Narrative Braiding and the Role of Public Officials in Transforming the Publics Conflicts

  • Sara Cobb George Mason University
Keywords: narrative, community conflicts, leadership, public officials


Deliberative processes should enable public officials to stay connected to the changing needs and interests of the communities for whom and with whom they work. Theoretically, these practices should enable public officials to help citizens negotiate with each other, and with the government, problem-solving in a way that produces timely solutions to the kinds of wicked problems that are critical to governing in the globalized context where media sensationalizes divisions that create the Us as different from Them. Theoretically, these practices should enable public officials to foster a quality of relationships within a community that supports the community to learn about itself, to become a reflecting community (Laws, 2010). However, it is all too often the case that these practices enact the form of engagement only, without significantly altering the nature of relationships or the (his)stories that are the comet tail of wicked problems. This paper offers a narrative lens on deliberation, describing a practice called braiding, which would allow public officials to weave together the storylines and the identities that anchor them, creating the conditions for public deliberation that could actually transform the publics conflicts.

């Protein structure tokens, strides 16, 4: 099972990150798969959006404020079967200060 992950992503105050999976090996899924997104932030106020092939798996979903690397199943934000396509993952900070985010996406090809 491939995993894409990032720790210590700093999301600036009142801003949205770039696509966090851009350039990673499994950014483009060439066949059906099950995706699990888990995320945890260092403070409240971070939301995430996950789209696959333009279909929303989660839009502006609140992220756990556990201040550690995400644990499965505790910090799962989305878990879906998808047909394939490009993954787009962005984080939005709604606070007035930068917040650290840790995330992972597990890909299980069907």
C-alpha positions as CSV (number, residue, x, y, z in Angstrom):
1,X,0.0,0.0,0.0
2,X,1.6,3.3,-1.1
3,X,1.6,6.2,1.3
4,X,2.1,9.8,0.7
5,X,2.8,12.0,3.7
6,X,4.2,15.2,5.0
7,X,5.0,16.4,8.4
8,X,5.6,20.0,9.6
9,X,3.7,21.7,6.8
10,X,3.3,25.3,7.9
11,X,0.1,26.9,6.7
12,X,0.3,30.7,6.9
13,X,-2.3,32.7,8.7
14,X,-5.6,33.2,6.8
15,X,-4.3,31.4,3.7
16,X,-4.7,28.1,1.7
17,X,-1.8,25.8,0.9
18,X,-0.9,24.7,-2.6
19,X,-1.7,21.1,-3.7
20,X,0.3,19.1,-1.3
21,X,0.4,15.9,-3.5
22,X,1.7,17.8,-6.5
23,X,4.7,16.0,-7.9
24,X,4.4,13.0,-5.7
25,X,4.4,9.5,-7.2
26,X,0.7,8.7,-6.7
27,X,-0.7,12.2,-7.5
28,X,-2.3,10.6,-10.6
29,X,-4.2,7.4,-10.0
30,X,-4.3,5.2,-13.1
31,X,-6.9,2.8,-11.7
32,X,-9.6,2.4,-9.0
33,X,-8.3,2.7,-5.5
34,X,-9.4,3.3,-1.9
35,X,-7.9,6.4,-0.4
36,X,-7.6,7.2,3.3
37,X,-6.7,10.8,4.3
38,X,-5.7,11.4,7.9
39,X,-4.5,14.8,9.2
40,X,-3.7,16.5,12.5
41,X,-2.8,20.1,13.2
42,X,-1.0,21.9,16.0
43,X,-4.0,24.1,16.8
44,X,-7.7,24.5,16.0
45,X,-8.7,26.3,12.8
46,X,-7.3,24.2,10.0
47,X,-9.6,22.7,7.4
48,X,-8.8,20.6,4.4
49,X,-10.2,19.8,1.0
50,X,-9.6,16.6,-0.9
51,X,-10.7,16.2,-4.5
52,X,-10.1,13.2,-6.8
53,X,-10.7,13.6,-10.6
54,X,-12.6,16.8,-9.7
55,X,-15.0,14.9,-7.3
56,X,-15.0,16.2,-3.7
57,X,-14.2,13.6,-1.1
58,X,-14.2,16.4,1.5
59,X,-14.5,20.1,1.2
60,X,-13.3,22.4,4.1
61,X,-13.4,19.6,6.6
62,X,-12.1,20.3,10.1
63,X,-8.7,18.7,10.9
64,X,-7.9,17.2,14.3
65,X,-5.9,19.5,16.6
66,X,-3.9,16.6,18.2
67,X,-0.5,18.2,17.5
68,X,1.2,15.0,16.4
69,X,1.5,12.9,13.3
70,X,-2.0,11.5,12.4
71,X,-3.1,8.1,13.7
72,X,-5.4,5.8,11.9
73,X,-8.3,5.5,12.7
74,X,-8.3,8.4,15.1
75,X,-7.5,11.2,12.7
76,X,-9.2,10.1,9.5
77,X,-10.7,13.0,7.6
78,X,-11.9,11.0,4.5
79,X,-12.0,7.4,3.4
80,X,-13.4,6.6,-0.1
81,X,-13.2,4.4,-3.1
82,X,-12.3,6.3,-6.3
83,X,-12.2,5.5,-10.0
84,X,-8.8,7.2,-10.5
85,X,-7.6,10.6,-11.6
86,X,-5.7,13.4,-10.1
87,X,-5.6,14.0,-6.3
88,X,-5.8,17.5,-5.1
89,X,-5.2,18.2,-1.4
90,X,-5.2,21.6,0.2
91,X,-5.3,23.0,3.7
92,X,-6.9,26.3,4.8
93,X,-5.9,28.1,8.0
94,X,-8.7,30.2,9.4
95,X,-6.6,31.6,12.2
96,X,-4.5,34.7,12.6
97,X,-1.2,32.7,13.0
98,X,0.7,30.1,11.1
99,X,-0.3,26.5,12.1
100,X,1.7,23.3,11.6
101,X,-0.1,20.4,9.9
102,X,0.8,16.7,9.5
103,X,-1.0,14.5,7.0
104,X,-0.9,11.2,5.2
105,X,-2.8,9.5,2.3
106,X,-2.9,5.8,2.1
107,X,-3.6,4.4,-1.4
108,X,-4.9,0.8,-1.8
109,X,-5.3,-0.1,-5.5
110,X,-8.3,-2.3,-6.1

Author Biography

Sara Cobb, George Mason University
Sara Cobb is the Director of the Center for the Study of Narrative and Conflict Resolution School for Conflict Analysis and Resolution at George Mason University.